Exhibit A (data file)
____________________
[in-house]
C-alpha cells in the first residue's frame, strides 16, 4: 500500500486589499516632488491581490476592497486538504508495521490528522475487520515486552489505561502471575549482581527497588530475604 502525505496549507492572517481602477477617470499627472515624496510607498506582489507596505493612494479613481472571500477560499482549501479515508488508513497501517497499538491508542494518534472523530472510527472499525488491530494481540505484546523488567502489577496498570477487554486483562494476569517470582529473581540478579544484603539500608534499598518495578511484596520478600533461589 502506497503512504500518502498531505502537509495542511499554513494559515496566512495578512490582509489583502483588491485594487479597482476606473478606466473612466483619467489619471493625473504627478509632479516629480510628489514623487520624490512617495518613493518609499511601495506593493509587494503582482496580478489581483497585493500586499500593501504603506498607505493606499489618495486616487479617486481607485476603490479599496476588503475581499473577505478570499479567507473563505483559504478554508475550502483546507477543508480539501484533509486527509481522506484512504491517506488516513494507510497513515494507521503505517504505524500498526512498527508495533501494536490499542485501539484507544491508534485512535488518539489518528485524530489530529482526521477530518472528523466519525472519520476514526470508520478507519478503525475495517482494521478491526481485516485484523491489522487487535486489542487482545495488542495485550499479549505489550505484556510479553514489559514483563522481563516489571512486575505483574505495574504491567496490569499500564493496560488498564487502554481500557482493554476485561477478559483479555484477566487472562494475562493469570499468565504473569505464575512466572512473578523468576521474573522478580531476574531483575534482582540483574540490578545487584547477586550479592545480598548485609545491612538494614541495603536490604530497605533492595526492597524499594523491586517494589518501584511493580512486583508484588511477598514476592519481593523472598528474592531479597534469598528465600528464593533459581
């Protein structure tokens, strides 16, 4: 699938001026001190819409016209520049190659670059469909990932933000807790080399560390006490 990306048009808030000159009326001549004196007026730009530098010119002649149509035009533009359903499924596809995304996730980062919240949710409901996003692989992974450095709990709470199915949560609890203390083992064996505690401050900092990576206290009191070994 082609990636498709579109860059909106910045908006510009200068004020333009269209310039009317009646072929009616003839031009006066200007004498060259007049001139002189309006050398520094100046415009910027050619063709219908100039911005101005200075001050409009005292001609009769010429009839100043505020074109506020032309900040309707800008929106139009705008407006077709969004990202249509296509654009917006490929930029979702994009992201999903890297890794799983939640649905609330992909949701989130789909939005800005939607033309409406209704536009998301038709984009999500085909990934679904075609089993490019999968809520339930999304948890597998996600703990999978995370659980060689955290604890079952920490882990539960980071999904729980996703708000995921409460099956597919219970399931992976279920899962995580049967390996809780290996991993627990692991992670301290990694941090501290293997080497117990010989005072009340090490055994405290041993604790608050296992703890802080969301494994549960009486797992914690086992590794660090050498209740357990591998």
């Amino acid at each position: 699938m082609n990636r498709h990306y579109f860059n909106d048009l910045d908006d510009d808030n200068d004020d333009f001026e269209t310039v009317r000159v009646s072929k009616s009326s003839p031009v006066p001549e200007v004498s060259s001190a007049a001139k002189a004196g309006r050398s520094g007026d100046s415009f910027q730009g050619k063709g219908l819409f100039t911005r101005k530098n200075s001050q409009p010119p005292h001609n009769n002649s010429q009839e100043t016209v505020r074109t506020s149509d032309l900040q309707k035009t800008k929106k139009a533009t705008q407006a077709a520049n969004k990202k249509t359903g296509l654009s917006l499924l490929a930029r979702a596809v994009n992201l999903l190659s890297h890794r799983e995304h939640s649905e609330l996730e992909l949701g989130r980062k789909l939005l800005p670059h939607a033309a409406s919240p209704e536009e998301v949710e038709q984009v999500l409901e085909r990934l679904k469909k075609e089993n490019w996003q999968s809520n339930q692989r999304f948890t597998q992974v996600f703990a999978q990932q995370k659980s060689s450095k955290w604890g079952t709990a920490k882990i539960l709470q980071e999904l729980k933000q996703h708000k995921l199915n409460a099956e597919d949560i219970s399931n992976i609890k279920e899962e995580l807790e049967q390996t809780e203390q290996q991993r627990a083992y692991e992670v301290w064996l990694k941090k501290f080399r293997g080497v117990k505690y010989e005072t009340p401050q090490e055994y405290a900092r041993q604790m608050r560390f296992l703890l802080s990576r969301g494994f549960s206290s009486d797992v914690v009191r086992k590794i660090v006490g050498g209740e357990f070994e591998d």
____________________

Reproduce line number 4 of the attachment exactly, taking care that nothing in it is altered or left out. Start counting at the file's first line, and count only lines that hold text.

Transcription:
């Amino acid at each position: 699938m082609n990636r498709h990306y579109f860059n909106d048009l910045d908006d510009d808030n200068d004020d333009f001026e269209t310039v009317r000159v009646s072929k009616s009326s003839p031009v006066p001549e200007v004498s060259s001190a007049a001139k002189a004196g309006r050398s520094g007026d100046s415009f910027q730009g050619k063709g219908l819409f100039t911005r101005k530098n200075s001050q409009p010119p005292h001609n009769n002649s010429q009839e100043t016209v505020r074109t506020s149509d032309l900040q309707k035009t800008k929106k139009a533009t705008q407006a077709a520049n969004k990202k249509t359903g296509l654009s917006l499924l490929a930029r979702a596809v994009n992201l999903l190659s890297h890794r799983e995304h939640s649905e609330l996730e992909l949701g989130r980062k789909l939005l800005p670059h939607a033309a409406s919240p209704e536009e998301v949710e038709q984009v999500l409901e085909r990934l679904k469909k075609e089993n490019w996003q999968s809520n339930q692989r999304f948890t597998q992974v996600f703990a999978q990932q995370k659980s060689s450095k955290w604890g079952t709990a920490k882990i539960l709470q980071e999904l729980k933000q996703h708000k995921l199915n409460a099956e597919d949560i219970s399931n992976i609890k279920e899962e995580l807790e049967q390996t809780e203390q290996q991993r627990a083992y692991e992670v301290w064996l990694k941090k501290f080399r293997g080497v117990k505690y010989e005072t009340p401050q090490e055994y405290a900092r041993q604790m608050r560390f296992l703890l802080s990576r969301g494994f549960s206290s009486d797992v914690v009191r086992k590794i660090v006490g050498g209740e357990f070994e591998d």